PRINCE William today thanked 999 heroes for putting their "lives on the line" as he launched a new drive to help mental health of the police, firefighters and paramedics.
The Duke of Cambridge, a former air ambulance pilot, described an "extraordinary year" and warned of "uncertain" and "scary" times in the months ahead.
⚠️ Read our coronavirus live blog for the latest news & updates
Speaking in Belfast on Emergency Services Day, the Duke hailed the "dedication" of 999 heroes and led calls to recognise "immense challenges" on their physical and mental health.
In a speech at the college today, the 38-year-old said: "Today is 999 day, a day when we come together to celebrate and thank the two million people, just like you in this room, who put their own lives on the line, time and time again to keep the rest of us safe and healthy.
"This has already been an extraordinary year.
"The months ahead will no doubt be uncertain and at points scary.
"But thanks to the dedication and sacrifice of those of you working across the emergency services and in the NHS, I count myself and others in this country very fortunate.
"Your dedication is not only apparent when we are faced with a global pandemic.
"Each and every day, people from teams across the blue light community are called to the scenes of dreadful incidents.
"Just last week in Birmingham, ambulance and police workers turned up to a horrendous incident and provided critical support to the most vulnerable.
"But as you care for us in our time of need, so too must we ensure that we are there for you when you need it the most.
"We must ensure that you have the right support in place each and every day.
You care for us in our time of need, so too must we ensure that we are there for you when you need it the most
"I know first hand, that even in routine circumstances, those of you on the frontline can face immense challenges that can naturally have a significant impact on both your physical and mental health.
"Firstly, it’s important that we recognise that.
"And secondly, it’s important that we do all we can to support you through it.
"Yesterday, I convened a meeting of senior leaders including the heads of emergency services and their respective charities from across the U.K. to discuss this very issue.
"There has never been a cross-sector mental health forum of this kind, to share learnings and best practice on how best to support staff.
"I was encouraged and heartened about their desire for tangible and lasting change – with new and better collaboration and training, which could certainly draw inspiration from the peer support programme here in Northern Ireland.
"In February of last year, Catherine and I met with a group of your PSNI colleagues at Hillsborough Castle to hear about their experiences and the unique set of policing and safety challenges that they face.
"We were struck then, as I am now, by your steadfast commitment to helping others. You are a testament to the blue light community across our country, and I can’t thank you enough for what you do.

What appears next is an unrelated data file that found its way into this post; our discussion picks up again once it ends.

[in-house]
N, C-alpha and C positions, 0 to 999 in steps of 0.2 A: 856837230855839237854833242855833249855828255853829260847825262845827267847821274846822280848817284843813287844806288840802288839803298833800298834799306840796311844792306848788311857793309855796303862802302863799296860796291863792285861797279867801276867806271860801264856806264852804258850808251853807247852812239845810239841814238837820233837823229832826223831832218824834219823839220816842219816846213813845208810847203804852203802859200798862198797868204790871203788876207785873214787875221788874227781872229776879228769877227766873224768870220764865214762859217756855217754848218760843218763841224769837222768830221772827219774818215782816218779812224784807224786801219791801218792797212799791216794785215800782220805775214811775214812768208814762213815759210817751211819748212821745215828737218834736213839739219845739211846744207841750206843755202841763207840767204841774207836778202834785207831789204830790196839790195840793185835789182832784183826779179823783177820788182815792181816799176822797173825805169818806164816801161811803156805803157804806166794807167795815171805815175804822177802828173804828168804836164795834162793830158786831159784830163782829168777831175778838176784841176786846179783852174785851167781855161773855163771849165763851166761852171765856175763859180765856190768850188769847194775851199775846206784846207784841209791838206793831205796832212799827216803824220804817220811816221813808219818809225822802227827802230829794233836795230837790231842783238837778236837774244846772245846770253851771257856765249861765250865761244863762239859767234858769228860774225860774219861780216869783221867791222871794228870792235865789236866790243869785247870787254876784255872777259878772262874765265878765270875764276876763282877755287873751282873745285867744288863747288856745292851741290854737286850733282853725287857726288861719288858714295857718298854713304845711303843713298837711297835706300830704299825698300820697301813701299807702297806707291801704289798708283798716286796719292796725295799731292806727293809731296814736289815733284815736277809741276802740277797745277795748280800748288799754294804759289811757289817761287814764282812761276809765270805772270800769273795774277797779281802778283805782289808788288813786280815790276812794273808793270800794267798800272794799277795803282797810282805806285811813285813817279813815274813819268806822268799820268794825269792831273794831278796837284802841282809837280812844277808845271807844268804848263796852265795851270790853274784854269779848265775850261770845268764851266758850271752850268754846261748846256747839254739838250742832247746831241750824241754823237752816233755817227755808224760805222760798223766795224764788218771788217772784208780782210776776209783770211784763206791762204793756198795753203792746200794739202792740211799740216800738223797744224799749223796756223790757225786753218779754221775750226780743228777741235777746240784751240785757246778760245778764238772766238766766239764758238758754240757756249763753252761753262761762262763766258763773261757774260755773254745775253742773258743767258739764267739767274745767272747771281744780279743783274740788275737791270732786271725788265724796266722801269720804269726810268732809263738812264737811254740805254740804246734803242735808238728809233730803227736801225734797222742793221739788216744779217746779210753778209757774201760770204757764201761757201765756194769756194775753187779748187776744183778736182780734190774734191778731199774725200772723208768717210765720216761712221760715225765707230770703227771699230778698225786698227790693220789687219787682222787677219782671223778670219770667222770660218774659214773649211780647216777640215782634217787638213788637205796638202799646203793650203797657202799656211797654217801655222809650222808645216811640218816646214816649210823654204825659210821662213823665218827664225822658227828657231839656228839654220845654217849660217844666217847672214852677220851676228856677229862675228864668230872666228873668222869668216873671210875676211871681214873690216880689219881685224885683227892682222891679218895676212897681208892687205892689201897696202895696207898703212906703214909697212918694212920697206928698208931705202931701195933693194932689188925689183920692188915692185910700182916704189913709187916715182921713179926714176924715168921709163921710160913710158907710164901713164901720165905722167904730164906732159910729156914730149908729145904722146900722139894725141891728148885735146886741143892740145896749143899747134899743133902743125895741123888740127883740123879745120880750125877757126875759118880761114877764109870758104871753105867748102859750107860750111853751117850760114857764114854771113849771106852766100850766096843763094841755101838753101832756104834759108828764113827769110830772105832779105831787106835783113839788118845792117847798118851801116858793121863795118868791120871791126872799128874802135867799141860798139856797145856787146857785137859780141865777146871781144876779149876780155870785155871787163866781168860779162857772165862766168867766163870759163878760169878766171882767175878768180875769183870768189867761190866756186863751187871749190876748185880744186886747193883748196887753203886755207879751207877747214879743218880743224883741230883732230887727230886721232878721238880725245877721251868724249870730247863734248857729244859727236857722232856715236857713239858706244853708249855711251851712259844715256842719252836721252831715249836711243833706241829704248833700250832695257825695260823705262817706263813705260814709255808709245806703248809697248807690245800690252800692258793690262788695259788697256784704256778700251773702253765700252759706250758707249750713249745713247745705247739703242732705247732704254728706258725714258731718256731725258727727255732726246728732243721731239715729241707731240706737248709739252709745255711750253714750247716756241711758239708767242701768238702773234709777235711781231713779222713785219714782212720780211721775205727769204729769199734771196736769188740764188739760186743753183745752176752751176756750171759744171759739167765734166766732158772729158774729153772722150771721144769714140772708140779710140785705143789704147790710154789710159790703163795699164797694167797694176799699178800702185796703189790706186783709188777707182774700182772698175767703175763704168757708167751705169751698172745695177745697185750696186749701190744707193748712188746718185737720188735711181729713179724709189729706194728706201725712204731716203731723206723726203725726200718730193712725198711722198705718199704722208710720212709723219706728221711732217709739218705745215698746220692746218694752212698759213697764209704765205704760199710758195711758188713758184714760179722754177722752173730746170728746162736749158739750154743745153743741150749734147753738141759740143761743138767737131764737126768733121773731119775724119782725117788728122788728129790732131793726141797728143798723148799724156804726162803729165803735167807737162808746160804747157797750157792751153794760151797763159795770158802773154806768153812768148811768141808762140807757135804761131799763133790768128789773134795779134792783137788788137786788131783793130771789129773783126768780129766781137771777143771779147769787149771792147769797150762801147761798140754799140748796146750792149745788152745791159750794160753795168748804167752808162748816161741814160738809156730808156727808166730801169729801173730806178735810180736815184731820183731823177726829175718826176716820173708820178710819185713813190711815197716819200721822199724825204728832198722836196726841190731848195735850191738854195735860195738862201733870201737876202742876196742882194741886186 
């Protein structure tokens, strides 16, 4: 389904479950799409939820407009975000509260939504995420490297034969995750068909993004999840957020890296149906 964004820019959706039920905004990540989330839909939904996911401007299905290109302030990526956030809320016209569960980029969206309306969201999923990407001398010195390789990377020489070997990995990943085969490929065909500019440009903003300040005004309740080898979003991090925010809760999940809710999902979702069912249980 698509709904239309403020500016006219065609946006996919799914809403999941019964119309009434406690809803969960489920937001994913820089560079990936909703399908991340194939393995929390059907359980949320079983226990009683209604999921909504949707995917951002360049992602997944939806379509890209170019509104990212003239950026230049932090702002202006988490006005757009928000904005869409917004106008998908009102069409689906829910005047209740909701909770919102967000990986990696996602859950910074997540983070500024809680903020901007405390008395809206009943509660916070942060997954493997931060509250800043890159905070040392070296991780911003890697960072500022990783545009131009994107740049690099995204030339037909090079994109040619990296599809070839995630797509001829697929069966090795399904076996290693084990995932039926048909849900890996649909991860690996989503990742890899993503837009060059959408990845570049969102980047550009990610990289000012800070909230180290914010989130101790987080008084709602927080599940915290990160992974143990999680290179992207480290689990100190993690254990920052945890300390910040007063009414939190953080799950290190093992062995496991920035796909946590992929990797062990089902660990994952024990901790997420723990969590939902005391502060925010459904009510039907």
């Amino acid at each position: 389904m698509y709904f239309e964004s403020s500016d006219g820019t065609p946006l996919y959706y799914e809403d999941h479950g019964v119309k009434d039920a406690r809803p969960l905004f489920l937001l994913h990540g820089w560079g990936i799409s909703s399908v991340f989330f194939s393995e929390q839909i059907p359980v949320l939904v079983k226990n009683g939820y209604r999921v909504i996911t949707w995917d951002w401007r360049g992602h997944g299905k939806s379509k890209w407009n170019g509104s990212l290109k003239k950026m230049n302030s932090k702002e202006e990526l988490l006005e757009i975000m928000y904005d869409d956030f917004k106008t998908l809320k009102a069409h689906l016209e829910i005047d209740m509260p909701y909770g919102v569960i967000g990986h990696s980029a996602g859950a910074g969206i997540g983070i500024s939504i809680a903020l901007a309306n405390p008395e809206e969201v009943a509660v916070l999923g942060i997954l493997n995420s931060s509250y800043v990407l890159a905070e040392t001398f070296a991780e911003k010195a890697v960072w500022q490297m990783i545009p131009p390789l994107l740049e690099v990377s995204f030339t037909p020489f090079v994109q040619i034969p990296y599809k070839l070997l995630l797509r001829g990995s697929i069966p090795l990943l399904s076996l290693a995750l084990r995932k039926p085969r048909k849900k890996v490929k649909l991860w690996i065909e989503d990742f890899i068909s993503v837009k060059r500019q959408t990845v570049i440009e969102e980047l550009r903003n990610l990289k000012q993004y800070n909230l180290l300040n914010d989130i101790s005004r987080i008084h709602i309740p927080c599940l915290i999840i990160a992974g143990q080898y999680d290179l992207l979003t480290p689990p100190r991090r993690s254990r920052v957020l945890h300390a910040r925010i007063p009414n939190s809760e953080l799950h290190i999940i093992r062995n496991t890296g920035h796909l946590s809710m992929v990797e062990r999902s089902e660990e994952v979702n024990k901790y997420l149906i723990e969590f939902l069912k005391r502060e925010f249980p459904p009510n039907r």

"At one point or another, each and every one of us will meet you or one of your colleagues, speak to you, be comforted by you and benefit from the care and protection you provide.
"Given what we ask of you, we must do all we can to look out for you; and to help you to look out for each other.
"If we can get all of the emergency services under one umbrella, take the learnings from Canada, from the US, from Australia (all on call) then I really do think we can change the system and the culture."
Wills spoke with cops at Belfast's Police College today to mark Emergency Services Day today.
He also met emergency service chiefs of police, fire and ambulance chiefs speaking about the impact of Covid-19.
Police officers are taking part in the Police Service of Northern Ireland’s (PSNI) Wellbeing Volunteer Training course, which is an emergency services peer support programme.
The course finds to support colleagues suffering from mental health issues by using shared experiences and understanding of common difficulties faced by those within the sector, a palace spokesman said.
The Duke of Cambridge also met heroes from the Northern Ireland Fire and Rescue Service and paramedics from Northern Ireland Ambulance Service.
They described mental health experiences dealing with emergencies and discussed getting support from colleagues.
Wils, 38, chatted to police, fire and ambulance chiefs speaking about the impact of Covid-19 on the emergency services.
It comes after the Duke held the first meeting of the Emergency Responder Senior Leader Board yesterday.
The board was created to make sure paramedics and other 999 responders get the mental health support they need.
It was set up following a research project commissioned by The Royal Foundation in 2018 into the mental health and wellbeing of emergency responders in the UK.
The study by King’s College London and the Open University, recommended sharing "better practice".
The prince also launched Our Frontline during the summer which gives round the clock mental health and bereavement support for emergency service workers.
Meanwhile the Duchess of Cornwall was today shown trials which aim to determine whether dogs can be taught to detect coronavirus.
Camilla, wearing a plastic visor for the first time in public, visited the Medical Detection Dogs charity in Milton Keynes on Wednesday to see the progress being made.
The duchess, who is patron of the charity, is a well-known dog lover and has two Jack Russell terriers called Bluebell and Beth.
Source: Read Full Article